The CBN’s Monetary Policy Committee, MPC, which met Monday and Tuesday, said the nation would adopt “a flexible foreign exchange rate policy”, but details on abandoning the currency peg have been made available, with the ape bank promising more information in “coming days”. According to an economist from Exotix Partners in London, Alan Cameron, “a two- or three-tiered” foreign exchange system, keeping the official rate for “critical transactions”. “I think Nigeria has clearly taken quite a hit after a year of Buhari’s policies where he hasn’t been willing to have any flexibility at all. “I think the market will view this positively, I think investors could take a new look at Nigeria but we need specific details about how the new system is going to work.”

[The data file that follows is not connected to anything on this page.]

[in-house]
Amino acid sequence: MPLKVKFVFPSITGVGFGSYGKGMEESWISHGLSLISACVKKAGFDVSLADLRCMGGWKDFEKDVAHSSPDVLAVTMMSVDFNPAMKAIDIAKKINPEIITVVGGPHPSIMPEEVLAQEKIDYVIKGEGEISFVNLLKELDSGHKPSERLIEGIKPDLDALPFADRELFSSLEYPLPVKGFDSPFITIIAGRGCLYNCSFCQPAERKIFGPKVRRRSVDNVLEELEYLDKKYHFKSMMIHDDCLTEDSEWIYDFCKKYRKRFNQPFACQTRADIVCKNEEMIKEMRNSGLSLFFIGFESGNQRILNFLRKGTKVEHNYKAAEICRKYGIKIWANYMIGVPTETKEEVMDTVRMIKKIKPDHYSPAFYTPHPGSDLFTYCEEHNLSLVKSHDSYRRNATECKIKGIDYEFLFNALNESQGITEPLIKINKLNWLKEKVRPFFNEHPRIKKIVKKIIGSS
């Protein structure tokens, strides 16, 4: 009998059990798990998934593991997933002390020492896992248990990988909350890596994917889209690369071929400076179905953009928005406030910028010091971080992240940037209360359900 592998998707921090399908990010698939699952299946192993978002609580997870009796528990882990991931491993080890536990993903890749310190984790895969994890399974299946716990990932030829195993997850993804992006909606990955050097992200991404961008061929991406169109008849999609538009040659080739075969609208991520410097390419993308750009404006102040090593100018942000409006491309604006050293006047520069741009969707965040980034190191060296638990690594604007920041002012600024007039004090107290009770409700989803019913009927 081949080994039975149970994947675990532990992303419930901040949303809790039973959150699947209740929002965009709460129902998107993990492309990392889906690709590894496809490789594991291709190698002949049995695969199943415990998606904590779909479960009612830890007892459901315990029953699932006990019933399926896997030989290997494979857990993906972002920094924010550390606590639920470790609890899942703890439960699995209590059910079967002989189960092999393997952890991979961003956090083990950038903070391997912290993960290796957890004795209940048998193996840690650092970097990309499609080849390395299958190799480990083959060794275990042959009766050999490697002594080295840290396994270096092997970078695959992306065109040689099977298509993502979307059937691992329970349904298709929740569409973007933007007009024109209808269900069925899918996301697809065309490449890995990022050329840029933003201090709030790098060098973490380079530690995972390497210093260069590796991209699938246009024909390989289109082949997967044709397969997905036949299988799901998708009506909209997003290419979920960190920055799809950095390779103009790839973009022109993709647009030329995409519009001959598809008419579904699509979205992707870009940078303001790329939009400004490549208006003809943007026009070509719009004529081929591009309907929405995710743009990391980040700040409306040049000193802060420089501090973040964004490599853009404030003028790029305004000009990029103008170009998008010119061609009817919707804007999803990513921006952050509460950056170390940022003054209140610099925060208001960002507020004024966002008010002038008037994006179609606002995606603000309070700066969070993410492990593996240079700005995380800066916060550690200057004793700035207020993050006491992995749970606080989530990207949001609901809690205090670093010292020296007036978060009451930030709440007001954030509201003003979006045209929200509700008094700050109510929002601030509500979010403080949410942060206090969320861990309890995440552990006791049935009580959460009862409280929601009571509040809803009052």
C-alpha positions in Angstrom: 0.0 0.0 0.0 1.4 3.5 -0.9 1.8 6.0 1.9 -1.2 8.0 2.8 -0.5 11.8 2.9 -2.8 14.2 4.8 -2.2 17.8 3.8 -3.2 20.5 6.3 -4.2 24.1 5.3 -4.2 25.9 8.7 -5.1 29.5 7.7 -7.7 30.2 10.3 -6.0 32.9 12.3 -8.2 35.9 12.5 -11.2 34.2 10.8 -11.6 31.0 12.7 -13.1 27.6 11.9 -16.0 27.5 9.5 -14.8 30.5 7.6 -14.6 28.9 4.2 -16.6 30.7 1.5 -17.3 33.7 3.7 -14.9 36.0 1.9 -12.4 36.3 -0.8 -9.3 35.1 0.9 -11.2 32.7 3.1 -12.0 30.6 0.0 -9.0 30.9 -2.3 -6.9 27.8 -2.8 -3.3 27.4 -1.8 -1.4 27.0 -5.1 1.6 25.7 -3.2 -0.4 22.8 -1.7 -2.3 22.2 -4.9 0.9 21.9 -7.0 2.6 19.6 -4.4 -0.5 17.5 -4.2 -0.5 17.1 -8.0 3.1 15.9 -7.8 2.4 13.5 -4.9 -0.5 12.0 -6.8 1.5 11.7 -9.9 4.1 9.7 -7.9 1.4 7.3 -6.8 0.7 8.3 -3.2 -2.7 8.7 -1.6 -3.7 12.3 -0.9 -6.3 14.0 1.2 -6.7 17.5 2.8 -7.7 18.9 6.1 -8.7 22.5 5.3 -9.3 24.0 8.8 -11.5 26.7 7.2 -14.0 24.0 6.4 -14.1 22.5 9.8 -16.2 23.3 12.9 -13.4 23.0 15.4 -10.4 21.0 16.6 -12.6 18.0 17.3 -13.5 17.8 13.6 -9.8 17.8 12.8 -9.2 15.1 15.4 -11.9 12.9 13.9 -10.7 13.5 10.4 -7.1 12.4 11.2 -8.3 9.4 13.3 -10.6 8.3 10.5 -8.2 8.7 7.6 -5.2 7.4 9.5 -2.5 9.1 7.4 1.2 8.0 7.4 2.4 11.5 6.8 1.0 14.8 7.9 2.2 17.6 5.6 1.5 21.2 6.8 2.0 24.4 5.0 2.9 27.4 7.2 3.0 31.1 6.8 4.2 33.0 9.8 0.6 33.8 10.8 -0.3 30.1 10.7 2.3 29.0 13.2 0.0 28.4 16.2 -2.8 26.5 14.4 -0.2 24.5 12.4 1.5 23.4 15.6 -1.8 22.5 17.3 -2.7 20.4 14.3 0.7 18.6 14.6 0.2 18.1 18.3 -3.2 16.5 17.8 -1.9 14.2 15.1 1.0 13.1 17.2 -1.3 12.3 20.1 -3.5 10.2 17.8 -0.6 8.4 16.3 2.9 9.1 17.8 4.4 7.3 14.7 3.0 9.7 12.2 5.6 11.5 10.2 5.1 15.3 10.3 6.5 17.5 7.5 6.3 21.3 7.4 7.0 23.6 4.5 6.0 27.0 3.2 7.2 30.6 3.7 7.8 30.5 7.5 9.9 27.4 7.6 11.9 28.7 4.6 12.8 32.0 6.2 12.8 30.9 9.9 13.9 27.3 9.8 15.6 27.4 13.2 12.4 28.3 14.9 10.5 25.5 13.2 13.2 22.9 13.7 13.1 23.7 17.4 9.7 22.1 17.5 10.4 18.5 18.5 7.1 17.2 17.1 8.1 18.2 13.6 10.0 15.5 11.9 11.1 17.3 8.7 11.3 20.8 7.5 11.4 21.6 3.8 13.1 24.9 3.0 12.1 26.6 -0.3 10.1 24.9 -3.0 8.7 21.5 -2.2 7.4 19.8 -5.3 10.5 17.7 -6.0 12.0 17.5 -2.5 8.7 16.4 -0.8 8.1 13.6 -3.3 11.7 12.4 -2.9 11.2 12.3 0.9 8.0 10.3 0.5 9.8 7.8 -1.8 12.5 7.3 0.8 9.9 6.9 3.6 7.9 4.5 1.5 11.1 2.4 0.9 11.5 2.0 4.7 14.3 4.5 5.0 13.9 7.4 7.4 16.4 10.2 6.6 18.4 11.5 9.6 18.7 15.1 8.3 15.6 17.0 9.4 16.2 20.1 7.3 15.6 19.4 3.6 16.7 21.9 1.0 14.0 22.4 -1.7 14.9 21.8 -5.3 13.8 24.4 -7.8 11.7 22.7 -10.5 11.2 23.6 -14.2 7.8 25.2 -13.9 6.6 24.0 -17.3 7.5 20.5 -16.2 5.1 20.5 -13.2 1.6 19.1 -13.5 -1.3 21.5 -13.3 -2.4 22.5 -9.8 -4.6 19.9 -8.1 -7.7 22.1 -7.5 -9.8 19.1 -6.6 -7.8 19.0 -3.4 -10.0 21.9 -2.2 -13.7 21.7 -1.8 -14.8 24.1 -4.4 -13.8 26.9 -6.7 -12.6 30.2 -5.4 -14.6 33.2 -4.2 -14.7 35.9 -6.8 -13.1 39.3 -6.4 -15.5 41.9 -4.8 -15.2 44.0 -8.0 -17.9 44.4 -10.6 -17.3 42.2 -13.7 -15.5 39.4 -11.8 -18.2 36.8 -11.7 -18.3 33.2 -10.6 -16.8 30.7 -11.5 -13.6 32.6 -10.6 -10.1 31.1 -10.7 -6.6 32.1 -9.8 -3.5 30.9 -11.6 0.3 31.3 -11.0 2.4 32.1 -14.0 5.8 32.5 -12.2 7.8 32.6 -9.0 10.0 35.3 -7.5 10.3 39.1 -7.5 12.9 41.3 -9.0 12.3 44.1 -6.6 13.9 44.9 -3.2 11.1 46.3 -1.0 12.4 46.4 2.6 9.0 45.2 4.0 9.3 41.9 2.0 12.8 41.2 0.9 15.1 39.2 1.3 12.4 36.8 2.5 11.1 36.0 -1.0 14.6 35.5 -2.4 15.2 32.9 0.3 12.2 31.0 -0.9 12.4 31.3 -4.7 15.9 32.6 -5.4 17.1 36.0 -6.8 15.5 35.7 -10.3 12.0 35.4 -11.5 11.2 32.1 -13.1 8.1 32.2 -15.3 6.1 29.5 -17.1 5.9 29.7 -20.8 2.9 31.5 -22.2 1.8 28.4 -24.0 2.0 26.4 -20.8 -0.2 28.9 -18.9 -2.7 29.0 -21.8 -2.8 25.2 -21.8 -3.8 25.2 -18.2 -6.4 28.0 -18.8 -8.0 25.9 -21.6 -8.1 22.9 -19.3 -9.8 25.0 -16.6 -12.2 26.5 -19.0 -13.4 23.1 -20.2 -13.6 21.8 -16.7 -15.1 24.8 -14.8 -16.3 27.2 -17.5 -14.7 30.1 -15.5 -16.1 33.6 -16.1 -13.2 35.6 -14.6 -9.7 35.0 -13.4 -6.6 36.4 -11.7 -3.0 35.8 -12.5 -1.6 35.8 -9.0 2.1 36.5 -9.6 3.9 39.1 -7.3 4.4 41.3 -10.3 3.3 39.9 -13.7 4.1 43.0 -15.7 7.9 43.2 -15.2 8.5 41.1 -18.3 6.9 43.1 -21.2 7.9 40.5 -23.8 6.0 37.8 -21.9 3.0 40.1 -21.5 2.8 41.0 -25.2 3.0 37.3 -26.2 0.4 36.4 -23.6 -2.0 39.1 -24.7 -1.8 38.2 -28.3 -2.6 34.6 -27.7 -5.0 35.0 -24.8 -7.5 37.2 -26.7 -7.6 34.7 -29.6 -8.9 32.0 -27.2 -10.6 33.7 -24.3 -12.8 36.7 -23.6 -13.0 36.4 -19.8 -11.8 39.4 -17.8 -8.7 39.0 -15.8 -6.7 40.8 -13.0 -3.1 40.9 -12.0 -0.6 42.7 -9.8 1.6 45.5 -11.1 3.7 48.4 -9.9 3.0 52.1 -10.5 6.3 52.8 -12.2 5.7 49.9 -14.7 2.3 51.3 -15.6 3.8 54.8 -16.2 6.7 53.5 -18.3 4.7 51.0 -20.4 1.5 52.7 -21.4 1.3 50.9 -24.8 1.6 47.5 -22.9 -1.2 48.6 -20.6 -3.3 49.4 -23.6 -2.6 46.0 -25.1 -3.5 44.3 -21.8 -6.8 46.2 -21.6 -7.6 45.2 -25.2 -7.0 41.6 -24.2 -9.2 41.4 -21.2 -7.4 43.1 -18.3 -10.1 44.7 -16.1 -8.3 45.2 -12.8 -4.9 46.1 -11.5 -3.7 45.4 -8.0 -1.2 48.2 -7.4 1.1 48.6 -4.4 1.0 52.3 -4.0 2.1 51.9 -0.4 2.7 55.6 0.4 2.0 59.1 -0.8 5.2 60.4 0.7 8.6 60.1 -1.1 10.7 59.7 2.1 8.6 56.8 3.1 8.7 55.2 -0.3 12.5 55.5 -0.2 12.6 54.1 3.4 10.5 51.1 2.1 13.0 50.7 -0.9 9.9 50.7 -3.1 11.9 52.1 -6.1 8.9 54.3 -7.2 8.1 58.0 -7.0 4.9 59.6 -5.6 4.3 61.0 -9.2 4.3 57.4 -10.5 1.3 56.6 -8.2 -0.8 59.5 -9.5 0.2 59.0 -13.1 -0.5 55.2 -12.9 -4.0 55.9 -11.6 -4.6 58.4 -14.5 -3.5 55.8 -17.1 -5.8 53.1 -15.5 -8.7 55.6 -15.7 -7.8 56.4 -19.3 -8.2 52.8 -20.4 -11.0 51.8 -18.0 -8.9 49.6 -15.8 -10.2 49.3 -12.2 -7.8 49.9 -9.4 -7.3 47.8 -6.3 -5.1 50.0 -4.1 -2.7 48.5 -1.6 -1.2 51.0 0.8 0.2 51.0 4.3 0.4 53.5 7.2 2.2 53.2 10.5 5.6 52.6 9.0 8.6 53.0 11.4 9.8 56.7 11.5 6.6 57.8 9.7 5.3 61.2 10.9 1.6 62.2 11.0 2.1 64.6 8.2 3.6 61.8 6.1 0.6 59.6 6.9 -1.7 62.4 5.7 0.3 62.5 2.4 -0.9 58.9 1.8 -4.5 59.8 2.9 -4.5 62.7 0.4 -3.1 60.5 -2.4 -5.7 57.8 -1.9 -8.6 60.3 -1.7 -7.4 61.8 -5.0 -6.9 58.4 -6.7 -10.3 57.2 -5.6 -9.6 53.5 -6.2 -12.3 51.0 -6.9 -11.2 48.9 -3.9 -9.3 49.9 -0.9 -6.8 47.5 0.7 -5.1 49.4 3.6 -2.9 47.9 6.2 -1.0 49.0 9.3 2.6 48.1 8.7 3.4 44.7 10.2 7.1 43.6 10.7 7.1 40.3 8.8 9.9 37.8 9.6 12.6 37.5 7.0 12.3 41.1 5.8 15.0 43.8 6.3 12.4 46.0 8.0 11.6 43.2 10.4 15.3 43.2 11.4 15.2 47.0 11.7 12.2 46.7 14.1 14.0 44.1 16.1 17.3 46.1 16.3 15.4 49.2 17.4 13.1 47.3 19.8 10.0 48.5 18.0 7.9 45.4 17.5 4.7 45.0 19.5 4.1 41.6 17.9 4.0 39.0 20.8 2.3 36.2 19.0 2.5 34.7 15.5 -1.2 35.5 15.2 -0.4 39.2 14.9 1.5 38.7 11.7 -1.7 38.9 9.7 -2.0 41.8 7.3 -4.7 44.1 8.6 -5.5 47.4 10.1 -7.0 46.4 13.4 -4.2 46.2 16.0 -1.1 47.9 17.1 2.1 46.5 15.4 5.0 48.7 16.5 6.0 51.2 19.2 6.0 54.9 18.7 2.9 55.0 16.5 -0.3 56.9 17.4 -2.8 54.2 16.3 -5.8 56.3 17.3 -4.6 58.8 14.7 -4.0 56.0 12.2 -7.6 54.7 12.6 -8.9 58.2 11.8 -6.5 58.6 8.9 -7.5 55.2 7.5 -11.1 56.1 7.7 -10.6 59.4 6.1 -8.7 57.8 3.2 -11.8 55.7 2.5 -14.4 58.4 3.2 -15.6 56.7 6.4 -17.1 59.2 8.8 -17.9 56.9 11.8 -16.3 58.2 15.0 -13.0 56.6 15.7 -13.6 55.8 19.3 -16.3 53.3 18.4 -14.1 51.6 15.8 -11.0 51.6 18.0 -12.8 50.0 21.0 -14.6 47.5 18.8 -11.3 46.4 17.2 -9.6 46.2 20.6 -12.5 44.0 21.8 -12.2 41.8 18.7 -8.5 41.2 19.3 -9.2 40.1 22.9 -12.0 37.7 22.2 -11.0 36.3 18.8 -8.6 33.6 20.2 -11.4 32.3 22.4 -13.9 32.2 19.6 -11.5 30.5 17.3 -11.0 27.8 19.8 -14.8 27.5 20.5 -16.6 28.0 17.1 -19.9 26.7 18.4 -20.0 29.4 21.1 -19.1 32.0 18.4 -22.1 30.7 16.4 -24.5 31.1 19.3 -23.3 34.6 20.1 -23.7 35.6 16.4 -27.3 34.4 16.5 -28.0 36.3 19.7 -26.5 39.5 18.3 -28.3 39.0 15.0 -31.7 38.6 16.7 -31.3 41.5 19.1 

Analysts questioned the wisdom of announcing a major shift in policy without spelling out how to implement it. “Any real liberalisation would be accompanied by some tightening, as a stabilisation measure, at least in the short term,” said, chief Africa economist at Standard Chartered in London, Razia Khan. But many saw the changes coming, Vice President Yemi Osinbajo few days before the MPC meeting hinted at change this month, saying a more flexible approach was needed to spur growth. Also Minister of State for Petroluem, Emmauel Kachikwu comment on Monday that government would use a lower rate of N285 per dollar for petrol imports rather than the pegged official rate of N197 shown that changes were imminent. Emefiele admitted the economy was also likely to contract in the second quarter, falling into official recession, but blamed delays in implementing this budget for much of the decline. MPC benchmark interest rate remains at 12 percent while also maintaining the CBN’s existing Cash Reserve Ratios, CRR, for banks at 22.5 percent.